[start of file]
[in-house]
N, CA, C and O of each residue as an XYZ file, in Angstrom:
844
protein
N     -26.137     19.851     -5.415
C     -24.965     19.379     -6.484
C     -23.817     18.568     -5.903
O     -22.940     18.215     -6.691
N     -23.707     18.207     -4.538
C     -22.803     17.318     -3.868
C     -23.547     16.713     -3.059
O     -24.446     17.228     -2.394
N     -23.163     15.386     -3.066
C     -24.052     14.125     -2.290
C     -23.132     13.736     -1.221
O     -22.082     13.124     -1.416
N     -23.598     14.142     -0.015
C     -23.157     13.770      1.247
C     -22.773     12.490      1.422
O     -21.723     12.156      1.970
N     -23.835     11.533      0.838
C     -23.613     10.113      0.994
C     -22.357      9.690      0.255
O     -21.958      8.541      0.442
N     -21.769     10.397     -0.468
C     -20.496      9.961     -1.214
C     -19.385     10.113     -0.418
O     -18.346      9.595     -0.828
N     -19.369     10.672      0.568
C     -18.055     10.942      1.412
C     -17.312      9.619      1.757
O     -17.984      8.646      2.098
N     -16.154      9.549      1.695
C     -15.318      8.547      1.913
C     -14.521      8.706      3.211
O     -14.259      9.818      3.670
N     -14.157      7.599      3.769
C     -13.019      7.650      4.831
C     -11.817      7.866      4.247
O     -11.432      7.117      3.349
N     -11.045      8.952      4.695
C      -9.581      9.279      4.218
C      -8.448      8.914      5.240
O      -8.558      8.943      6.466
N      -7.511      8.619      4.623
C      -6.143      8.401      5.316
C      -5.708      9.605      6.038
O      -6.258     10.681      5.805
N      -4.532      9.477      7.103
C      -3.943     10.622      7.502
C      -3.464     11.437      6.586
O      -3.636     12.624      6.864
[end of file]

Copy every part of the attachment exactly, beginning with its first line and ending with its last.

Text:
[in-house]
N, CA, C and O of each residue as an XYZ file, in Angstrom:
844
protein
N     -26.137     19.851     -5.415
C     -24.965     19.379     -6.484
C     -23.817     18.568     -5.903
O     -22.940     18.215     -6.691
N     -23.707     18.207     -4.538
C     -22.803     17.318     -3.868
C     -23.547     16.713     -3.059
O     -24.446     17.228     -2.394
N     -23.163     15.386     -3.066
C     -24.052     14.125     -2.290
C     -23.132     13.736     -1.221
O     -22.082     13.124     -1.416
N     -23.598     14.142     -0.015
C     -23.157     13.770      1.247
C     -22.773     12.490      1.422
O     -21.723     12.156      1.970
N     -23.835     11.533      0.838
C     -23.613     10.113      0.994
C     -22.357      9.690      0.255
O     -21.958      8.541      0.442
N     -21.769     10.397     -0.468
C     -20.496      9.961     -1.214
C     -19.385     10.113     -0.418
O     -18.346      9.595     -0.828
N     -19.369     10.672      0.568
C     -18.055     10.942      1.412
C     -17.312      9.619      1.757
O     -17.984      8.646      2.098
N     -16.154      9.549      1.695
C     -15.318      8.547      1.913
C     -14.521      8.706      3.211
O     -14.259      9.818      3.670
N     -14.157      7.599      3.769
C     -13.019      7.650      4.831
C     -11.817      7.866      4.247
O     -11.432      7.117      3.349
N     -11.045      8.952      4.695
C      -9.581      9.279      4.218
C      -8.448      8.914      5.240
O      -8.558      8.943      6.466
N      -7.511      8.619      4.623
C      -6.143      8.401      5.316
C      -5.708      9.605      6.038
O      -6.258     10.681      5.805
N      -4.532      9.477      7.103
C      -3.943     10.622      7.502
C      -3.464     11.437      6.586
O      -3.636     12.624      6.864